Pressure mounted on the Crown Office to prosecute Emma Caldwell murder suspect Iain Packer last week as he refused to answer questions about her death.
Senior politicians have joined Emma’s family in demanding that, six years after Packer was revealed as a forgotten suspect, prosecutors take a decision and end their uncertainty.
Scottish Labour leader Anas Sarwar led the calls for action saying: “It has been 16 years since Scotland was shocked by the appalling murder of Emma Caldwell. Sixteen years later and still no one has been brought to justice. The failure to bring a successful prosecution leaves this murder unsolved and too many questions unanswered.
“Emma’s family deserve those answers. If they are not forthcoming then the Scottish Parliament has a responsibility to ask tough questions of the Scottish Government, the Lord Advocate and the Chief Constable. There must be justice for Emma Caldwell and there must be justice for all the other victims of men’s violence.”
The calls came as a social worker who knew Emma in the months before her death broke her silence to reveal she repeatedly tried to pass on evidence to the original police investigation, only to have her approaches ignored.
We can also reveal no further action was taken after a second police investigation – into the handling of the original murder inquiry – was ordered and a file sent to the Crown.
Emma, who came from Erskine, Renfrewshire, was found dead in woods in rural South Lanarkshire on May 8, 2005. She had last been seen alive a month before in Glasgow city-centre, a 45-minute drive away, but, after a two-year murder investigation, the case against four Turkish suspects collapsed.
Ten years after her death, in April 2015, a newspaper revealed a forgotten suspect, Packer, 48, was interviewed six times by detectives and, after changing his story several times, finally admitted knowing Emma, who had been working on the red-light streets of Glasgow after becoming addicted to drugs.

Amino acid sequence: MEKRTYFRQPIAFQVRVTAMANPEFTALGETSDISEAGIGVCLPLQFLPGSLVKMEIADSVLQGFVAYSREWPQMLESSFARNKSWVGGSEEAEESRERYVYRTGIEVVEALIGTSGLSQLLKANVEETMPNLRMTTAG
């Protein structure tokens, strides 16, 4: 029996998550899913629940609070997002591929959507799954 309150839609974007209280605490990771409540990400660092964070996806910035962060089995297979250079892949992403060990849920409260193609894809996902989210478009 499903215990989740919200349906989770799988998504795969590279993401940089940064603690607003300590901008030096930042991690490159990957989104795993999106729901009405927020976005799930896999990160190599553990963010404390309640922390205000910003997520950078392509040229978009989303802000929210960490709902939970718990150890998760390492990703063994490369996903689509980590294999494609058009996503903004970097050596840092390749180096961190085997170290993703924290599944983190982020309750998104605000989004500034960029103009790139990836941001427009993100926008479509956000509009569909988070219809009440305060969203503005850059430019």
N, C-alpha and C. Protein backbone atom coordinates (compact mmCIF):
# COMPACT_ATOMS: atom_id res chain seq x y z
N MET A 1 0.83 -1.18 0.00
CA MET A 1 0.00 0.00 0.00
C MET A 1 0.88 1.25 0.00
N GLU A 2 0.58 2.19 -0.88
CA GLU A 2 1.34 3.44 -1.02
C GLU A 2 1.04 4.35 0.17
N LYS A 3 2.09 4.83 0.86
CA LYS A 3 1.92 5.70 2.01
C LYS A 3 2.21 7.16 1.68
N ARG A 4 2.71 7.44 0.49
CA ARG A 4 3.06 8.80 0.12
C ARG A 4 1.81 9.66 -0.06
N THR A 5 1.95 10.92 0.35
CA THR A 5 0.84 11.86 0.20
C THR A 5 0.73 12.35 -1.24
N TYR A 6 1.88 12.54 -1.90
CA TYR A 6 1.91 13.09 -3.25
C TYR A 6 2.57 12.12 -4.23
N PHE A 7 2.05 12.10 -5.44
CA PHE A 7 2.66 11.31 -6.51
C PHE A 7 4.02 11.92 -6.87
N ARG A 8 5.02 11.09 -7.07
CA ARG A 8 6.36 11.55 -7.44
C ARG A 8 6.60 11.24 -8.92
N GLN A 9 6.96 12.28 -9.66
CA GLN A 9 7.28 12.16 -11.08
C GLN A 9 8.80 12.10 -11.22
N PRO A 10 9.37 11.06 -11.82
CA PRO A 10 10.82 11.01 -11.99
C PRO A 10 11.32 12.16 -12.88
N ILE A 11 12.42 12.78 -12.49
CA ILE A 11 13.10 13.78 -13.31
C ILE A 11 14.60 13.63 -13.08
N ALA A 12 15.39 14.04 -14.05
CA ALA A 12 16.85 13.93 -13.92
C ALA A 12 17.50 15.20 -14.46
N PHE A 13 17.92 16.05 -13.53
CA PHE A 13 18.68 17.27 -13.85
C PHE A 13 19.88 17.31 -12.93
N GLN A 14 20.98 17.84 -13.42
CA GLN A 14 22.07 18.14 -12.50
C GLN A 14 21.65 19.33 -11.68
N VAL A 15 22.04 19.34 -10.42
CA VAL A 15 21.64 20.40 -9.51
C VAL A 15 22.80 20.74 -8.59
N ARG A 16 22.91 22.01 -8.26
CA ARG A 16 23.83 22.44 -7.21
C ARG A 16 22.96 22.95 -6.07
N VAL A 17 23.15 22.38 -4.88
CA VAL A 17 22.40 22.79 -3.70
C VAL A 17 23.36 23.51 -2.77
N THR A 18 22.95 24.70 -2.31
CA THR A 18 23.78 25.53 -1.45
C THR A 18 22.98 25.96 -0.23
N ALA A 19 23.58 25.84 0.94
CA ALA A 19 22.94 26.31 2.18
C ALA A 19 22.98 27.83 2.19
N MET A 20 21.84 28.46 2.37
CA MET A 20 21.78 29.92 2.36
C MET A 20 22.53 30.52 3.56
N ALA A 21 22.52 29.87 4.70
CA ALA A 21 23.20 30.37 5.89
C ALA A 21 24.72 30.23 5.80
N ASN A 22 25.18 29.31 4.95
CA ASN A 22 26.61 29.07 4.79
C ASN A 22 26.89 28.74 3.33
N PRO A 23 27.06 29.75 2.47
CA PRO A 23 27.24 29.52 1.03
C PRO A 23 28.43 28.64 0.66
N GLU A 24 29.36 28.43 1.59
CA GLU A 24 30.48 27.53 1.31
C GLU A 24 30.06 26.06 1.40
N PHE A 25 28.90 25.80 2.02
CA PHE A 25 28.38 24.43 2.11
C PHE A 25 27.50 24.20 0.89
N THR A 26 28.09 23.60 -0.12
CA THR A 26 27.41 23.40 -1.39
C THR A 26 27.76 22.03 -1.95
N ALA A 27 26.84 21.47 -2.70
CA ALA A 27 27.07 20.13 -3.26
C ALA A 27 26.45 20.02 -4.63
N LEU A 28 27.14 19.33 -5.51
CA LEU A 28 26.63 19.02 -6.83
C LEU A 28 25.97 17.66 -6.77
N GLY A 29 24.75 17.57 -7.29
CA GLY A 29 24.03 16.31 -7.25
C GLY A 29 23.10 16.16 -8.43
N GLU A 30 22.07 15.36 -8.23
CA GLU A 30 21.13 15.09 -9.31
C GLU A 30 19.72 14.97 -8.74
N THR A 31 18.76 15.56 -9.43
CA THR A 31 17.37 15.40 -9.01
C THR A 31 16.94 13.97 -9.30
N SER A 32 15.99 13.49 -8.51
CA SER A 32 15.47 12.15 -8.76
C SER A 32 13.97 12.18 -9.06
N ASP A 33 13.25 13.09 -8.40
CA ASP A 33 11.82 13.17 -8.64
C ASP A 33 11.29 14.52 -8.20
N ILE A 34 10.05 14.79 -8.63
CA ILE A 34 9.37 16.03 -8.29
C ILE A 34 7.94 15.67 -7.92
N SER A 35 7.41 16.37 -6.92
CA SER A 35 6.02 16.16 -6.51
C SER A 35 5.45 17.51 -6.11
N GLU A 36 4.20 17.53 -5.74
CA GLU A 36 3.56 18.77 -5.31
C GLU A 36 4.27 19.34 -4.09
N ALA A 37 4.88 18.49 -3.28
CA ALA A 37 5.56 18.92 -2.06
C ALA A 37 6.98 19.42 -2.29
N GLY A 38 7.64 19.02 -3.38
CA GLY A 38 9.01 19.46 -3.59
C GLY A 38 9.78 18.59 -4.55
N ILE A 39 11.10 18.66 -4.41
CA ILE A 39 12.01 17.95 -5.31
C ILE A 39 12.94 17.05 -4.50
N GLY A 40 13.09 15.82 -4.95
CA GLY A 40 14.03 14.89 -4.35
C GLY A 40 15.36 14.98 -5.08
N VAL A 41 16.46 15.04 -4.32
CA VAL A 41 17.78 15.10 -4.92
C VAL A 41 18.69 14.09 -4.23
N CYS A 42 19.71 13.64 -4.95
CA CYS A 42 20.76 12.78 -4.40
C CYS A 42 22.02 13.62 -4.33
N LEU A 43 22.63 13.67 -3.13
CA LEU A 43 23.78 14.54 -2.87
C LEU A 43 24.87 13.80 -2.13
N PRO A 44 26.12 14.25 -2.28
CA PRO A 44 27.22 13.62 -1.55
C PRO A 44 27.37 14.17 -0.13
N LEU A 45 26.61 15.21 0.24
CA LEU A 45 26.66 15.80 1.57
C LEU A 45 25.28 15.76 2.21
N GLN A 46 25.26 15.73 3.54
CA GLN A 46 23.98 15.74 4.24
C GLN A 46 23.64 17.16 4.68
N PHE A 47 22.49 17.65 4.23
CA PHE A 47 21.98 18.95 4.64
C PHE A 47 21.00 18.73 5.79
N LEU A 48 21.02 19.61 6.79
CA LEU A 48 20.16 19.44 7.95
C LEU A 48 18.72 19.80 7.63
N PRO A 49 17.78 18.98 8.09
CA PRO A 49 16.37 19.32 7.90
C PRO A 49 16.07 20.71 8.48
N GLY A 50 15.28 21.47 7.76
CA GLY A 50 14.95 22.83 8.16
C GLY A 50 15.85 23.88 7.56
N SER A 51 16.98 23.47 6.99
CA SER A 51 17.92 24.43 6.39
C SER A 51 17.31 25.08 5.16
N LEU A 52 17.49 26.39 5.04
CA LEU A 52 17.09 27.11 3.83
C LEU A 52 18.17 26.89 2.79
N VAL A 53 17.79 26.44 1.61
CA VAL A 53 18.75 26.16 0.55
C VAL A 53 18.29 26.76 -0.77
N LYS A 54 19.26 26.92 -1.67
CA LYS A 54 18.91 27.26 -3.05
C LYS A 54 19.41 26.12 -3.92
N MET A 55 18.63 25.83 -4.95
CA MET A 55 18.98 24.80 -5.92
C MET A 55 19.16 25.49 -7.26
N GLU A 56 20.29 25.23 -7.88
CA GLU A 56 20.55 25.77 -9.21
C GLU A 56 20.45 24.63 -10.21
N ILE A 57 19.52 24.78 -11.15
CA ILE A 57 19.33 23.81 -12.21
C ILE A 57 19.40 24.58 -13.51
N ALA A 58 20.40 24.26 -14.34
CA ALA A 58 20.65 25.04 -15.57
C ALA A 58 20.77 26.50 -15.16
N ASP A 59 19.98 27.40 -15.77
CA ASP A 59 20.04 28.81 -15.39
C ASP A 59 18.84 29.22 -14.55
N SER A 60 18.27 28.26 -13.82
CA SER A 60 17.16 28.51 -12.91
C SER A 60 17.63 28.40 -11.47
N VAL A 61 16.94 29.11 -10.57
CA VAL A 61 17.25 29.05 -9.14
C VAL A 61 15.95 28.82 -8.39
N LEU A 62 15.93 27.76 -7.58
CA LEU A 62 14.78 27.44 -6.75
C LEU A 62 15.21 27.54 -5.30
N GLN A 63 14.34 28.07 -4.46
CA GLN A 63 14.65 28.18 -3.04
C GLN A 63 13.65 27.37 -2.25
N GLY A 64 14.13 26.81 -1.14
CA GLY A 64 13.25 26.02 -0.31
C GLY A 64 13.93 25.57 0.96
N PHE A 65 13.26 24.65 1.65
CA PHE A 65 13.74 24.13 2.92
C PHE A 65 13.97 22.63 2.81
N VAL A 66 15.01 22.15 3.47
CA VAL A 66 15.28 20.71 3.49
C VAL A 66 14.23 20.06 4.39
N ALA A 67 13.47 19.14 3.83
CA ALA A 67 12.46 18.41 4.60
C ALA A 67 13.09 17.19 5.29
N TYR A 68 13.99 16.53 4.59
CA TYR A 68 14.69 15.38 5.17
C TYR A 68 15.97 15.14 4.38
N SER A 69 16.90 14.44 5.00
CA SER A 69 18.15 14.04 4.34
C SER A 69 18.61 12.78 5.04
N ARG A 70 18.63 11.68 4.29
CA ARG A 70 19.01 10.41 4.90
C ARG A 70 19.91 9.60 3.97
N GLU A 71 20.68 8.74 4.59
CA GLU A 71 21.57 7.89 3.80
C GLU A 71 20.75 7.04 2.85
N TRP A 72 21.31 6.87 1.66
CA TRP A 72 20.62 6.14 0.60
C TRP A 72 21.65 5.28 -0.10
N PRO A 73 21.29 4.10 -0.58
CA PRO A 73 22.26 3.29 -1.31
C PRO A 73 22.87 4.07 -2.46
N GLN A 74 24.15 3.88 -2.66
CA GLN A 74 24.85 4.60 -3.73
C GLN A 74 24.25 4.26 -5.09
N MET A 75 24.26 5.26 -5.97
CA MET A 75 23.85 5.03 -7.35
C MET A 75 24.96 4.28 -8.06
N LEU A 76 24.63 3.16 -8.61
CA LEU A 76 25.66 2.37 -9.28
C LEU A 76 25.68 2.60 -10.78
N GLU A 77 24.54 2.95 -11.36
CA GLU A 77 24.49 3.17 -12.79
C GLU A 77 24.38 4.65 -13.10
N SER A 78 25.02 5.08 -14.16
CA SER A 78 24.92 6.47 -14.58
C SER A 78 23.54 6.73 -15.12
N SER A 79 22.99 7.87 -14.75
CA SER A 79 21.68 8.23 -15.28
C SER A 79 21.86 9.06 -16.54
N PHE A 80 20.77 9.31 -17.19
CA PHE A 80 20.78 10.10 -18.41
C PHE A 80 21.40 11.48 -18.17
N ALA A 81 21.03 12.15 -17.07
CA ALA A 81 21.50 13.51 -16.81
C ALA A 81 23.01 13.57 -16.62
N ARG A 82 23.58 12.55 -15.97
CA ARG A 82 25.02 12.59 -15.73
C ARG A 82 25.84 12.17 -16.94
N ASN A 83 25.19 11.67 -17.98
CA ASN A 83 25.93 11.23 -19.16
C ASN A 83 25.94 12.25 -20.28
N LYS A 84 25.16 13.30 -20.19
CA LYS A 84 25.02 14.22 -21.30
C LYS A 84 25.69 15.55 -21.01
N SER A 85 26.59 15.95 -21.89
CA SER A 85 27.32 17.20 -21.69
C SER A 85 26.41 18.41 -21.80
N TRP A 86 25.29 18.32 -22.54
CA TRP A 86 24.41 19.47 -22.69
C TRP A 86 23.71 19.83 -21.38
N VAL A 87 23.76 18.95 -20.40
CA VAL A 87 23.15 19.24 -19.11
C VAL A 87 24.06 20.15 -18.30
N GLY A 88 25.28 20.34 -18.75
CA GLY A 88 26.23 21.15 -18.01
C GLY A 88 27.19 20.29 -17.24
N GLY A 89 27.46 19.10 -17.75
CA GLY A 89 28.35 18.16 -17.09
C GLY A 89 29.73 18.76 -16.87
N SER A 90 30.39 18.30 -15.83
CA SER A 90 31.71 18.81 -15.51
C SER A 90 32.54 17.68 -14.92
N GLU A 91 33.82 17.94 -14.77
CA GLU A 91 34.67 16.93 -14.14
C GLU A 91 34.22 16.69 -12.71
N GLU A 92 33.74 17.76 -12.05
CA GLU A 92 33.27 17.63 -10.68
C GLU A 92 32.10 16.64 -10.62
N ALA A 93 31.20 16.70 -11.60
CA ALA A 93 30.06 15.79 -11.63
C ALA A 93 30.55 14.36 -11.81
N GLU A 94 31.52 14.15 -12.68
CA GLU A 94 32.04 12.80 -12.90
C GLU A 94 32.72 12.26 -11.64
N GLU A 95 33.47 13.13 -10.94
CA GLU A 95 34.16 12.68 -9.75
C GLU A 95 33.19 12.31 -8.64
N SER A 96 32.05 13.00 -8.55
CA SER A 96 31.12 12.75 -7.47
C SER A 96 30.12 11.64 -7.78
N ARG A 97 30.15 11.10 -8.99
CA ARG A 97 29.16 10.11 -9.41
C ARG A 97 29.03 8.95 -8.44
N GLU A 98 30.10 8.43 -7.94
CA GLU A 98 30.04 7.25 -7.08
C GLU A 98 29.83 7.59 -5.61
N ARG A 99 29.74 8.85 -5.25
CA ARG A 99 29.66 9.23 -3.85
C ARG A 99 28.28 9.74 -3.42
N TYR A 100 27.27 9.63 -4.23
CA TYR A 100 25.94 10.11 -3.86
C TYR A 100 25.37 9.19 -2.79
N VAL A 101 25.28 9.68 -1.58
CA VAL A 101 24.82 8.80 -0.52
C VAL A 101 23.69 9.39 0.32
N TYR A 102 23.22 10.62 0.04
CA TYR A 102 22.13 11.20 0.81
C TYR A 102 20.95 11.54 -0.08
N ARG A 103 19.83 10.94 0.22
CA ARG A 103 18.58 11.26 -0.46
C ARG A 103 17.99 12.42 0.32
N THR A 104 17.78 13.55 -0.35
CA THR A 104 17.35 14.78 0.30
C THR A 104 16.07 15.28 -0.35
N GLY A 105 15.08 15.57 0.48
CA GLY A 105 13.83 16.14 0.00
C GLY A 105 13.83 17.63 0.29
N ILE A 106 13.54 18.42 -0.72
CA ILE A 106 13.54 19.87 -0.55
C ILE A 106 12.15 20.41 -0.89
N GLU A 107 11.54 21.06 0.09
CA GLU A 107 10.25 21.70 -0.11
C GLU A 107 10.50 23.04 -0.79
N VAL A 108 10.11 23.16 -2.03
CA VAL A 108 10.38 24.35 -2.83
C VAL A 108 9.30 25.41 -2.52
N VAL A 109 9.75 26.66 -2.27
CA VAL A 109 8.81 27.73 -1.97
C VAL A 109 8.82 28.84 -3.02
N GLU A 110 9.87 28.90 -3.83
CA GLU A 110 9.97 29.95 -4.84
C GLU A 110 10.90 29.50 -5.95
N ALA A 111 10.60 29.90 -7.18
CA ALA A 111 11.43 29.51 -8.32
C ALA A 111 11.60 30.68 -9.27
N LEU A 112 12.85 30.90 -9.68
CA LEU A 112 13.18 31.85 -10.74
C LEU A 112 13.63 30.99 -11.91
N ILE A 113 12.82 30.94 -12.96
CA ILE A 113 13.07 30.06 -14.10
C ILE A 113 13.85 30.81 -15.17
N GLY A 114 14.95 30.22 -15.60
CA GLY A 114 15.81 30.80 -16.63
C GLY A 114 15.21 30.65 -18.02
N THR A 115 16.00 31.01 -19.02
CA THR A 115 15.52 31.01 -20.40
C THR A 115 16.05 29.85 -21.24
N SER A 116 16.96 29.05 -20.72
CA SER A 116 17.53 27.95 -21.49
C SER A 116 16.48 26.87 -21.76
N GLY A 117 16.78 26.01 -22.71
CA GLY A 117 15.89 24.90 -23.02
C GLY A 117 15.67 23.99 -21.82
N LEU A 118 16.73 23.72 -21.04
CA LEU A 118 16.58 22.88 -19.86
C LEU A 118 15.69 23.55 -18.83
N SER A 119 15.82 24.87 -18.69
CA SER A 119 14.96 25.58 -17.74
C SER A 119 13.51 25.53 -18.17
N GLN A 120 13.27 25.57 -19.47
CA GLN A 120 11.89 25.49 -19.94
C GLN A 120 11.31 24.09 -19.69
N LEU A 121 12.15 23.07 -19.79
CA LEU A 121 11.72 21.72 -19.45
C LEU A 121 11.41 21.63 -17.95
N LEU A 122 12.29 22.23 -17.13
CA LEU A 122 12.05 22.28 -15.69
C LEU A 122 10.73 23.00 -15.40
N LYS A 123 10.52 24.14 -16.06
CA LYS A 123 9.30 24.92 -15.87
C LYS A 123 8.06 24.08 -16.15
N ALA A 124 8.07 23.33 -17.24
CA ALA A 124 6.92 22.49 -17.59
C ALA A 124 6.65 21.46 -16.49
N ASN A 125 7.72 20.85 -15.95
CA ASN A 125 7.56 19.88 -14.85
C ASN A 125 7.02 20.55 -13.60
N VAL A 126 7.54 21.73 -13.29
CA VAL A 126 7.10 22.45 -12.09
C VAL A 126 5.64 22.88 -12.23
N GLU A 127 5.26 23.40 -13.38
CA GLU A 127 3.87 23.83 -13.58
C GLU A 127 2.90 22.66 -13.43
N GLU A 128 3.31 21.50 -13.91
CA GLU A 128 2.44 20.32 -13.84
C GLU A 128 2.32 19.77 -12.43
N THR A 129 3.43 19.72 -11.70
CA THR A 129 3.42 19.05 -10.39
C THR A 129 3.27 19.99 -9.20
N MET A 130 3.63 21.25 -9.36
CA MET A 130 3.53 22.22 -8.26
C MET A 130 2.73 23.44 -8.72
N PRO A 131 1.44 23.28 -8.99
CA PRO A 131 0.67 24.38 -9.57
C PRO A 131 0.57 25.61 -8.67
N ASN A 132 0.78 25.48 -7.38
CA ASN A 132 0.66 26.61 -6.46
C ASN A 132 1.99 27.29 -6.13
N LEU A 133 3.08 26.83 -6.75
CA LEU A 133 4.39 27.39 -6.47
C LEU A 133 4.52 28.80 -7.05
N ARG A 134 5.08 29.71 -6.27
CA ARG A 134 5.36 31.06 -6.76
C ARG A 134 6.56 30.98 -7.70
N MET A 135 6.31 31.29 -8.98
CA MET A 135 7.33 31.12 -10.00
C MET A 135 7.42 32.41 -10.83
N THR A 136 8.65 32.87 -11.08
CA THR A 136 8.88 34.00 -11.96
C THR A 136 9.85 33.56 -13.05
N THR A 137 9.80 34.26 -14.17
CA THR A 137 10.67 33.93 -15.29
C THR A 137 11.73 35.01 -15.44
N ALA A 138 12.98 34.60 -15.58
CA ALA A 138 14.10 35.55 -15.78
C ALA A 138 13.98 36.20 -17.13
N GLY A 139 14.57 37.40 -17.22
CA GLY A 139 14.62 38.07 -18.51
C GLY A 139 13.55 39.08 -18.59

During his final interview, he agreed to direct detectives to where he used to drive Emma – 70 yards from where her body was found two years earlier – but he was never spoken to again as the murder squad wrongly pursued the Turkish suspects.
Seven weeks after he was revealed as a suspect, police were ordered to reopen the murder inquiry and, in 2018, named Packer in a report to the Crown but no one has so far been prosecuted. He has always denied having anything to do with Emma’s death.
On Thursday, we approached him outside his home in Glasgow. The former neon sign maintenance man, who has just been released after being sentenced to two years in prison for throttling a former partner, was asked if he had killed Emma, he made no comment.
Meanwhile, a social worker who believed she had important information after Emma’s disappearance told how she was turned away by officers.
Detectives were so desperate to find out what happened to the clothes Emma was wearing when she disappeared in 2005, they sent to China for a replica jacket to bolster appeals.
But the social worker, who got to know Emma when she stayed at the Inglefield Street Women’s Hostel in Glasgow’s Govanhill, said within hours of her disappearance, she saw another sex worker wearing the distinctive brown jacket.
She said: “We tried speaking face to face with detectives who were at the hostel on two occasions, but were told the team were too busy to speak to us. Further messages were left at the office they were using at the hostel but they still never got back to us.
“I’m heartbroken for Emma’s mum. She was a lovely, well-spoken young girl. Just a lovely girl who had lost her way. I always thought and hoped she would get herself out of that life. I’ve never forgotten her.”
Last week, The Sunday Post called for Packer to be prosecuted to let a jury decide his guilt or innocence as Mrs Caldwell talked of her family’s ongoing pain: “If you had told me in 2005 that I would still be waiting by the phone 16 years later, I don’t know if I could have faced it. It seems cruel to have made me. I’m not a lawyer or a judge but why can’t this man be taken to court and let a jury decide? If that is not possible, why can’t someone tell me?”
Mrs Caldwell, who was not contacted by anyone at the police or Crown Office last week, won the support of Sarwar and other senior politicians.
Scottish Conservative Shadow Justice Secretary Liam Kerr said: “In any case, but especially one as serious and problematic as this, I would urge the police to leave no stone unturned.”
Emma’s former MSP Hugh Henry said: “If there is evidence, the Lord Advocate must prosecute. If there is not they owe it to Emma’s family to explain that decision.”
Retiring MSP Elaine Smith added: “The Lord Advocate must tell Emma’s family what is happening and end their uncertainty.”
SNP MP Lisa Cameron added: “It is vital that when complainants or witnesses come forward that they are listened to and appropriate action is taken.”
The Crown Office said: “This is a live investigation and it would be inappropriate for us to comment.”
Deputy Chief Constable Malcolm Graham said: “We have undertaken a significant amount of work re-investigating the whole case and surrounding events and the team remains fully committed to catching Emma’s killer. As this remains a live investigation we are unable to comment further.”
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